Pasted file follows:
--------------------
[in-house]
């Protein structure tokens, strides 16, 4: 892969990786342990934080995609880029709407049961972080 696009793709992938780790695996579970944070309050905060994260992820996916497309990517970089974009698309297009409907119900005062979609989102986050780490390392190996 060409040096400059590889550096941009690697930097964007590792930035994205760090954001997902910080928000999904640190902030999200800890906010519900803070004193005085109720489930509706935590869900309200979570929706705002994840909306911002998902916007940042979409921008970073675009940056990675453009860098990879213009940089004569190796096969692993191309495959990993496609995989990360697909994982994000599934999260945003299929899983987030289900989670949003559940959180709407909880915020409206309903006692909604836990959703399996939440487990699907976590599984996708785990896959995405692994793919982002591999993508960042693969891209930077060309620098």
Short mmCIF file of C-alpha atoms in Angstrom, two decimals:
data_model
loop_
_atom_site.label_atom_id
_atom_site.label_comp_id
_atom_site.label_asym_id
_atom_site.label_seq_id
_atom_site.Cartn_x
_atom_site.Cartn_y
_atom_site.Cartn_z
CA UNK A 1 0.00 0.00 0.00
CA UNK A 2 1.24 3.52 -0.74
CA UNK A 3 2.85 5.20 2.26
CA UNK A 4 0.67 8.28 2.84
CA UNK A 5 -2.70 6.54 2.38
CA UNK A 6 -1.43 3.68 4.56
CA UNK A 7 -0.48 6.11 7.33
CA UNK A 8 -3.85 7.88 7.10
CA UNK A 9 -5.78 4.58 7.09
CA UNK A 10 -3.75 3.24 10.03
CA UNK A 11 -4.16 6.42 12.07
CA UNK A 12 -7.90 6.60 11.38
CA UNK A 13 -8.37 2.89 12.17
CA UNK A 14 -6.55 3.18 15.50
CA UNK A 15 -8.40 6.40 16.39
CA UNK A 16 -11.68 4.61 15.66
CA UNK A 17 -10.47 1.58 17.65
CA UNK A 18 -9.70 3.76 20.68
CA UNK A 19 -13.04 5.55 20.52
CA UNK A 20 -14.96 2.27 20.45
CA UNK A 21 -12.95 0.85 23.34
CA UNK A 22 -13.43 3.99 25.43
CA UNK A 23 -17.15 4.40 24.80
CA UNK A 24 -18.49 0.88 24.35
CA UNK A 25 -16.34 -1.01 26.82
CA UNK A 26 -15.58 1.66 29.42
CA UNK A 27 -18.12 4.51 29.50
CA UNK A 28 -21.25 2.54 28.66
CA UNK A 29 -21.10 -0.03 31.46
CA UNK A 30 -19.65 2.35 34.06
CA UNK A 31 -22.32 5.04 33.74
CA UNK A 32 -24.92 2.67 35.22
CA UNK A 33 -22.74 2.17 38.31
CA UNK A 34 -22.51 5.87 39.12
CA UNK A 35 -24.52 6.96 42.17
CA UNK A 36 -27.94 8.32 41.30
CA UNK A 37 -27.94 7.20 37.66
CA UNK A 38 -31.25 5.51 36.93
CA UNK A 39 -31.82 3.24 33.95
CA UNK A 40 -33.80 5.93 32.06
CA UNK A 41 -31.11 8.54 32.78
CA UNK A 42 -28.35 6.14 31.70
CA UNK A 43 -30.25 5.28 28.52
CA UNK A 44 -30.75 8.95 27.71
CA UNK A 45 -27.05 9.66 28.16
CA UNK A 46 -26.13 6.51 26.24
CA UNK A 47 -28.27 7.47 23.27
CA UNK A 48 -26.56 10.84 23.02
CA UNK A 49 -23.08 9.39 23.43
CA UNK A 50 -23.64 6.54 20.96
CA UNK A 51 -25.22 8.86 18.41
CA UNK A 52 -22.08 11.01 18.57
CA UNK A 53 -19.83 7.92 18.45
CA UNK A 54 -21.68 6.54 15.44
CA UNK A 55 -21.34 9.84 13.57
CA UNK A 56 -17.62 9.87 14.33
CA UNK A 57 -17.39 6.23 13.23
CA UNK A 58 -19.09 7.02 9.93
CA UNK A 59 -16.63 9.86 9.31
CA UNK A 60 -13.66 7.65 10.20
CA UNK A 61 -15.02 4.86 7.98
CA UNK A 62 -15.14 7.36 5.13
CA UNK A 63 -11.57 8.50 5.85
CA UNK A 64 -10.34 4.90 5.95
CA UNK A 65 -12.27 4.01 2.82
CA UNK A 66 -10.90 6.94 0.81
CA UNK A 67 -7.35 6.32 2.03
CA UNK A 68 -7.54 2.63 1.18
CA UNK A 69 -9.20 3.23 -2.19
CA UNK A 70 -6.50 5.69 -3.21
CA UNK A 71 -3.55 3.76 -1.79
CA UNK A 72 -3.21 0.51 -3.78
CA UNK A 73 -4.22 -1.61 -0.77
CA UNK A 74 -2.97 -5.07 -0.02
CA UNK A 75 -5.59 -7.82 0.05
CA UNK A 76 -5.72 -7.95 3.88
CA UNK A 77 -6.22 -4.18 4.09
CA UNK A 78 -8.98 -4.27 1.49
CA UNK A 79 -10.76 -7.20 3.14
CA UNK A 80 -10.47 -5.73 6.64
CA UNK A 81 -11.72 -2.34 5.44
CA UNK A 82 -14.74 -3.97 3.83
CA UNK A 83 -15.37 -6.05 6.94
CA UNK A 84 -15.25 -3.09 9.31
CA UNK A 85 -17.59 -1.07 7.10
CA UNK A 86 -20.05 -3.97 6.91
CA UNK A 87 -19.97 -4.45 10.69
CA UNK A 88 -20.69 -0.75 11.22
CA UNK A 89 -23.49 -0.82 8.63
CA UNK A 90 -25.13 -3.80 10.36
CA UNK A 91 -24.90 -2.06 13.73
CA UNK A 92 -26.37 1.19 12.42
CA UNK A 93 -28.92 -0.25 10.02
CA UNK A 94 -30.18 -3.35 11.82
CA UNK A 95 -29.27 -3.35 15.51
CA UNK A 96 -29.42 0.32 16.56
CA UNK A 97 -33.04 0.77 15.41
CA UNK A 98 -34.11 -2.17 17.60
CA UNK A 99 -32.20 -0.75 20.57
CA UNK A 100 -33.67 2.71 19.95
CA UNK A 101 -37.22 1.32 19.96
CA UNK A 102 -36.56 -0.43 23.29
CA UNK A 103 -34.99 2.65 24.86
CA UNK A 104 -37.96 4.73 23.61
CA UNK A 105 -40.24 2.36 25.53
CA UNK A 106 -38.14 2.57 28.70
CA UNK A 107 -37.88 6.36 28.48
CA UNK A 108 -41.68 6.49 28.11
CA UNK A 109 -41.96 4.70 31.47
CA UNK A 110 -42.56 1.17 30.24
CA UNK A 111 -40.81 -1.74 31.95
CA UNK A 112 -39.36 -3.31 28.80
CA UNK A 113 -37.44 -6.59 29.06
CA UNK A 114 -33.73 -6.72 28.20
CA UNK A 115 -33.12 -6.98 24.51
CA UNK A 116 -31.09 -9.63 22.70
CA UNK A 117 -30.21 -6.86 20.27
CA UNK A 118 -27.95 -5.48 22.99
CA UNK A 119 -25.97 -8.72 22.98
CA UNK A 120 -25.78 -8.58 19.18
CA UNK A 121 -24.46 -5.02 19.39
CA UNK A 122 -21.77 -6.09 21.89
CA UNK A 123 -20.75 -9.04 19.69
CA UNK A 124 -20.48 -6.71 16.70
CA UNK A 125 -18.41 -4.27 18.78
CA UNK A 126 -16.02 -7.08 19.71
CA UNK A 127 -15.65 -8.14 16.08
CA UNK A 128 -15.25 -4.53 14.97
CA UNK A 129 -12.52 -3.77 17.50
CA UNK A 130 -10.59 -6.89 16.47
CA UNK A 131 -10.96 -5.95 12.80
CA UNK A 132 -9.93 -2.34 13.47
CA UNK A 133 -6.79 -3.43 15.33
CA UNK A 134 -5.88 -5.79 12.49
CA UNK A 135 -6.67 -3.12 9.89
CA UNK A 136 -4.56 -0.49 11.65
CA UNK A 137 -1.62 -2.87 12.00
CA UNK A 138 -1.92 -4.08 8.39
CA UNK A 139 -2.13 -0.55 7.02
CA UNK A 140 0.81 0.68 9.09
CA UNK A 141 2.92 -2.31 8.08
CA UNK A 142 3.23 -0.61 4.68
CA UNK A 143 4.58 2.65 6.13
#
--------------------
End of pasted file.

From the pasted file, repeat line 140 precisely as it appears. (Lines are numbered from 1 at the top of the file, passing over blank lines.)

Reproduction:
CA UNK A 128 -15.25 -4.53 14.97